What we do when “This couldn’t happen here”, does happen?
Once again, the world has been shocked by an act of terror which has claimed many lives and injured scores of others. But that it has happened, not in some remote or far off location, but right here at home in Manchester; and that it occurred at a concert attended by families and children just like ours, brings home to us again that the world in which we live can be a dangerous place.
This age of social media has meant that the average citizen is exposed to many national and personal tragedies, shootings and bombings on our TV’s, computers and phones. It seems unbelievable when it happens.
But how much more unbelievable it must be to the people who are directly involved. One comment repeated in almost every situation is “We didn’t think something like this could happen here.” While we are all painfully aware that tragedies occur, we insulate ourselves by assuming that they happen to “other people”, or “somewhere else”.
So when tragedy does strike, there is often a sense of disbelief. Many of the assumptions that we held about our life or our world can be instantly violated and shattered, causing an surprising intensity of insecurity and anxiety.
It is important to remember that “a crisis is not an event; a crisis is a reaction to any event.” This bombing is a traumatic and tragic event. The individual or community’s reaction to the situation constitutes the crisis. A crisis occurs when a person’s coping mechanisms are overwhelmed. This explains why, in one and the same situation, some people seem to cope well and handle things, while others appear to fall apart.
The challenge for survivors is to reconnect fragments is to make meaning of their present symptoms in the light of past events. For those caught up in the tragedy, it will be about the power of “speaking the unspeakable”. Some situations seem too terrible to mention or even utter aloud. We find ourselves unable to process the reality of what has happened or put it into words. But atrocities refuse to be buried. Almost as powerful as the desire to banish them from our thinking is the realization that denial does not work for long.
Appropriate grieving allows people and communities to recover, to heal, to learn and to grow. Four things will be important for those affected by the Manchester tragedy in the coming weeks and months.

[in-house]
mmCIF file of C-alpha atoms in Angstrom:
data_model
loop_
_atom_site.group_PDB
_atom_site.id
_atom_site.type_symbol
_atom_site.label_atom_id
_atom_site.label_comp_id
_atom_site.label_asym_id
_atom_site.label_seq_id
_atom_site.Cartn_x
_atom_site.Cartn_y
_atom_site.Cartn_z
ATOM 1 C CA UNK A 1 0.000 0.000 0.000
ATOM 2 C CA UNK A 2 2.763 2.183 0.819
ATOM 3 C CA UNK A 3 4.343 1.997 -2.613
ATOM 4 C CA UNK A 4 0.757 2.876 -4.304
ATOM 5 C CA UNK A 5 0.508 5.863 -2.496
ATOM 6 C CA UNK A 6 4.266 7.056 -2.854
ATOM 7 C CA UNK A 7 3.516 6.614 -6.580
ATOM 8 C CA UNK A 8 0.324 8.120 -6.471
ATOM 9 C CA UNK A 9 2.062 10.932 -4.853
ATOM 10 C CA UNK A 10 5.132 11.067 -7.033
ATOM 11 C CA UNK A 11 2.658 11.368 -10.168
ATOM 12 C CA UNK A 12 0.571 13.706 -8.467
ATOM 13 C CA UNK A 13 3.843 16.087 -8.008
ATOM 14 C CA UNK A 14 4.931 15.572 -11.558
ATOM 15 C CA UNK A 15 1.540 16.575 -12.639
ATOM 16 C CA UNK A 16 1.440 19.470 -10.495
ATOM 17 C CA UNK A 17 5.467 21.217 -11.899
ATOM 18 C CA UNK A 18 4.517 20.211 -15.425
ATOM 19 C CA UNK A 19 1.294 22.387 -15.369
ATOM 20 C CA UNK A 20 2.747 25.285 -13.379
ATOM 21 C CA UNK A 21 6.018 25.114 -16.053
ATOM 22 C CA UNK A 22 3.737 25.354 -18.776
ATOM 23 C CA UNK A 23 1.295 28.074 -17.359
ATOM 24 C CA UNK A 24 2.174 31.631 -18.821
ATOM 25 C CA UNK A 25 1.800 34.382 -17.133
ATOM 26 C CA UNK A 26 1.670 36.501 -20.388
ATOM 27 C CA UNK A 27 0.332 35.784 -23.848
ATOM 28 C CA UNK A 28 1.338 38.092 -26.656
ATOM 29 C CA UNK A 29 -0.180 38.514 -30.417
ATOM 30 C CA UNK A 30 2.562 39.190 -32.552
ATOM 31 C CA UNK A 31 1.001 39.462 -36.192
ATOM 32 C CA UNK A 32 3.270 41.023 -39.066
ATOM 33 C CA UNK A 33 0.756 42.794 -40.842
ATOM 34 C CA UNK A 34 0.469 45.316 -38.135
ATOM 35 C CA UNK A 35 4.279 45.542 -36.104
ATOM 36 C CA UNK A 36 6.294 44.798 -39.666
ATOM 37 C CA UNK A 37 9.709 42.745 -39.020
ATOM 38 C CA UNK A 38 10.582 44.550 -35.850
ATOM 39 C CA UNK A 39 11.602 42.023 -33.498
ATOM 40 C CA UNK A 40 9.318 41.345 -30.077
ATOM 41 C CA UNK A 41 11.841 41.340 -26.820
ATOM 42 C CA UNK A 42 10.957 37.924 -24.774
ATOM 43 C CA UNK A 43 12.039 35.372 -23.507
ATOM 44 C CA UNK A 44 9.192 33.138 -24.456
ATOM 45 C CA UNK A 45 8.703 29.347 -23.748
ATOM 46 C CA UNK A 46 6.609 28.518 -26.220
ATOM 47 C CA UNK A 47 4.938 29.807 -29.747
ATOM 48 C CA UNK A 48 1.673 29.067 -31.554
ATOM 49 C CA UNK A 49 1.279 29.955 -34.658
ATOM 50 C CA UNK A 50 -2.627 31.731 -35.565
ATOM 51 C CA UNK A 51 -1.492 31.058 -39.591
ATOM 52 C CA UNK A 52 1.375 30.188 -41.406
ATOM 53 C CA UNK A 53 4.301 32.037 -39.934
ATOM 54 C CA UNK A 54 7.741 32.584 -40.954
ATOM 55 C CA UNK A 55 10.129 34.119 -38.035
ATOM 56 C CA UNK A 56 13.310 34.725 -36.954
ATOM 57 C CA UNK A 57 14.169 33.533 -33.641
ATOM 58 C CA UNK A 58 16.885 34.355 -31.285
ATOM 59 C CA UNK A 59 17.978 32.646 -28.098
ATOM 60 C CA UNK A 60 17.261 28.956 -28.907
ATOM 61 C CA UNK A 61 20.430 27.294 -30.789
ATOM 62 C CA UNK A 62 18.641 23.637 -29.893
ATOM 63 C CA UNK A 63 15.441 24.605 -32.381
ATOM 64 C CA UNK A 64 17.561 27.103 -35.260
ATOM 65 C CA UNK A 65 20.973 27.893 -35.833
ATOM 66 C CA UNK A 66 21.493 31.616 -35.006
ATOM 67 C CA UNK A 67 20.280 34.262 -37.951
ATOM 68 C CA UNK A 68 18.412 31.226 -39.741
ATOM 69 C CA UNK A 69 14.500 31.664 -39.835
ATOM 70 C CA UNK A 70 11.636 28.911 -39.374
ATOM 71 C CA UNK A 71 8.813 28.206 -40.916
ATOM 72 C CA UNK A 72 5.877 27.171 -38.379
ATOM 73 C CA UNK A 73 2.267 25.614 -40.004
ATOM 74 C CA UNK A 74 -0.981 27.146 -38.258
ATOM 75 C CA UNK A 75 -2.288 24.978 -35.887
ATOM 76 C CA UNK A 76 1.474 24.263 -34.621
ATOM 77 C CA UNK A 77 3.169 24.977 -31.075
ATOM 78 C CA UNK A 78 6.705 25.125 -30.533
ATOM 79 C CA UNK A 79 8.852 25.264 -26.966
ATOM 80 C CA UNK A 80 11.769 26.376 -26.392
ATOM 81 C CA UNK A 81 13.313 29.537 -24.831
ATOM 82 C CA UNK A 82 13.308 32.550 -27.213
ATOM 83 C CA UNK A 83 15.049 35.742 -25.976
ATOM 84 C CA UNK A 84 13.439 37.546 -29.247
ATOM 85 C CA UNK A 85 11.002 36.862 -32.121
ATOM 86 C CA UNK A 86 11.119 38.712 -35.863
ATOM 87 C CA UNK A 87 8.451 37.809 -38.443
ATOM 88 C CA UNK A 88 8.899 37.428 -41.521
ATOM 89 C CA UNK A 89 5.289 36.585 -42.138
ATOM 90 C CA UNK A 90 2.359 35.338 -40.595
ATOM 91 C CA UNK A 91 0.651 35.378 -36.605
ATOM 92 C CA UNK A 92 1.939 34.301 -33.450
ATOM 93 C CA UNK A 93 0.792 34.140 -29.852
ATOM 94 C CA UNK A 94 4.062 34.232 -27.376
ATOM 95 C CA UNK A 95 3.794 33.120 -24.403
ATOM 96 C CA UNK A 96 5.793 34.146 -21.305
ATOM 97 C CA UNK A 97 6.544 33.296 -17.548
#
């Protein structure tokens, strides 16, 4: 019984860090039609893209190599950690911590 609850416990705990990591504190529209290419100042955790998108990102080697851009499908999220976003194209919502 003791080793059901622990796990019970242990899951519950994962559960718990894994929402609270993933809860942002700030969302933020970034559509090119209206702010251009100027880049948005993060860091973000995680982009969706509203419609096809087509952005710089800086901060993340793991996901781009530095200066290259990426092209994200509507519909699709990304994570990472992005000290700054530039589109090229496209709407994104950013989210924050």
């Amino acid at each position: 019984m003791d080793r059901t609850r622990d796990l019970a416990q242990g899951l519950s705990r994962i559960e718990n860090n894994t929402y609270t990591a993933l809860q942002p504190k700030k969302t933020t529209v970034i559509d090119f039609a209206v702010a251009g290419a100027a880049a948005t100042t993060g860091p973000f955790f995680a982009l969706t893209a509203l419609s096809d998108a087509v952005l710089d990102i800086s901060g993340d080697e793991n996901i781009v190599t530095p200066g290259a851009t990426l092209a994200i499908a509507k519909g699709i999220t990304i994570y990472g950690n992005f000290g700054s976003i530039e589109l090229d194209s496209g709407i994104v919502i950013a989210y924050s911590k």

- The Re-establishment of safety
Trauma robs its victims of a sense of power and control. Realizing that we were unable to control and are now unable to undo what has happened, or recover what has been lost, often undermines one’s sense of competence.
Thus, any intervention must begin by reassuring the individual that they will be OK. In an instant, their world has become an unsafe place, and this important factor needs to be understood and addressed before anything else can be achieved.
- Reconstructing the trauma
The second stage is will be more cognitive, by which I mean “capable of knowledge”. It is with a sense of safety established that the person feels able to begin telling the story of what happened. Tragic events cannot be avoided, as much as we might like to think they can, and there are no quick solutions. People basically need information about the loss of a tragic event: What happened? What does it mean for me? How does it affect me? What can I do?
This provides the opportunity to offer education as to what the person can expect and what the effects of trauma and grief can be. This fundamental understanding will legitimize the process that the person is going through and lets them know that their emotions and reactions while complex and difficult are in fact natural.
- Reacting to the feelings
The telling of the story in words inevitably plunges the person into profound grief. Frequently, people resist mourning, not only out of fear, but also out of pride. We want people to think we can “handle it” and surrendering to emotions is often difficult.
People progress best when their feelings are legitimized and validated. The attitudes, reactions and support of others around them will be powerful influences on their journey of grief.
Retelling the story makes the incident a part of the survivor’s experience, but only one part of it. It may even occur to the survivor that this crisis does not have to define, far less destroy them. However, a word of caution, this counselling must be done with care by those who understand the dangers and triggers of trauma.
- Empowering the survivors
The major goal in the treatment of post-traumatic responses is the empowerment of survivors in light of their trauma by enabling them to gain some sense of control over their lives now as well as throughout the remainder of their lives that will mitigate to some degree the feelings of helplessness.
The lives of many thousands of people have been changed forever by the events in Manchester. Coping with victimization is a process that involves rebuilding the assumptive world that has been shattered and incorporating into one’s own identity the experience that “stuff happens” … even in Manchester.
As Winston Churchill said in another of England’s darkest hours, “We shall draw from the heart of suffering itself the means of inspiration and survival. We shall never give up … never, never, never!”